News - Renault
Asia-Pacific vital for Renault survival
Growth in Asia-Pacific becomes a priority as French brand broadens its sales scope
15 Oct 2012
By BYRON MATHIOUDAKIS in Paris
RENAULT admits it had never taken Australia or the Asia-Pacific region markets seriously until dwindling Western European sales in recent times forced a concerted push into international territories as a matter of survival.
Speaking to the Australian media at the recent Paris motor show, the company’s newly appointed senior vice-president and chairman for the Asia-Pacific region, Gilles Normand, said that Renault is investing unprecedented resources now that its “international territories” market share outweighs that of Western Europe.
“I can’t say that we have been serious about Australia,” he said.
“You are not serious if one day you are in the country and the next day you are out.
“When you are making 0.1 per cent of the market, you are not serious.
“Now are we willing to become serious? Of course we are willing. We want to increase in share in Asia-Pacific. And I don’t see any reason why we shouldn’t or are not capable of making an impact in Australia.”
Mr Normand pointed to Renault’s renewed focus in the Gulf region (mainly Dubai, Bahrain, Arabia, Qatar, Oman) as an example of how it can grow in challenging markets like Australia.
Left: Renault senior vice-president and chairman for Asia Pacific, Gilles Normand.
“Hot countries, automatic gearboxes, petrol engines … they require everything that is not very familiar to Renault … and for many, many years we were not present in these countries,” he said.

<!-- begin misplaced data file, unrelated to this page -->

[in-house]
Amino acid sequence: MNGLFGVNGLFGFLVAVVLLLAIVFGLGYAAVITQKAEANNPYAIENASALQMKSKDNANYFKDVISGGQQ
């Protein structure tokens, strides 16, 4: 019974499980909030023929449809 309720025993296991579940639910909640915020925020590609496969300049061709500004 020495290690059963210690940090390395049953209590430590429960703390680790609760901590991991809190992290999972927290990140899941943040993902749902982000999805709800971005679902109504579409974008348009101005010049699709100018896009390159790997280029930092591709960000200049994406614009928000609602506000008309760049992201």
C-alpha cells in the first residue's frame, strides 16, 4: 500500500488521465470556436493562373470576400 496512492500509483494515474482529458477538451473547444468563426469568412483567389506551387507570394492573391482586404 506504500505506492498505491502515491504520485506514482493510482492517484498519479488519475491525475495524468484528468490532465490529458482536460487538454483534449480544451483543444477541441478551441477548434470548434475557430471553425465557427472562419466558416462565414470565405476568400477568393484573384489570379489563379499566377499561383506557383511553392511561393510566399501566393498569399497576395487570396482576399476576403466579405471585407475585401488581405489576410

“But for the last three years, we have been the fastest-growing brand in the Gulf, and we are now head-to-head with Volkswagen to be one of the leading Europeans.
“Yes, the German specialists like BMW and Mercedes-Benz are ahead of us, but we are not going to chase them (because) we want to be the first European mainstream brand.”
Mr Normand said that growing in Asia-Pacific is a matter of survival for Renault.
“From the global picture of sales, 50 per cent of Renault’s sales were from outside Europe.
“But in the first half of 2012 sales have dropped in Europe and booming outside Europe … and in the isolated month of August, the (ratio changed) to 58 per cent outside Europe.
“Symbolically, in Brazil we sold more cars than we did in France (for) the first time ever. Now it’s not a surprise the domestic market is not the first market … so it is more important that we concentrate outside of Europe.
“And let me be crystal clear: the Asia-Pacific region – starting from the Red Sea all the way to New Caledonia including New Zealand – is 50 per cent of the world global market, and less than 10 per cent of Renault’s global sales.
“Therefore, there is a significant mismatch from the size of the market and what is the size of our presence.”
Mr Normand warned that Renault’s projected growth outside of Western Europe has to be sustainable in order to succeed in the long term – or the plan will backfire.
“In the past we have been lacking consistency,” he said.
“But now, because of the shift outside of Europe becoming paramount to the survival of the company, we are throwing much more resources to do that.
“And Asia-Pacific is the key market, and within this region we’re starting with Australia.
“We are on track to sell 4000 units (in 2012) so it is a good market, and a profitable market.
“But we don’t want to go in with very strong growth, then whoop – a fall, and then start again.
“We have to do it a little bit more consistent, step-by-step, building on our strengths, making sure the customer is happy with our products, and that our products are delivering more and more on the promise to our customers.”
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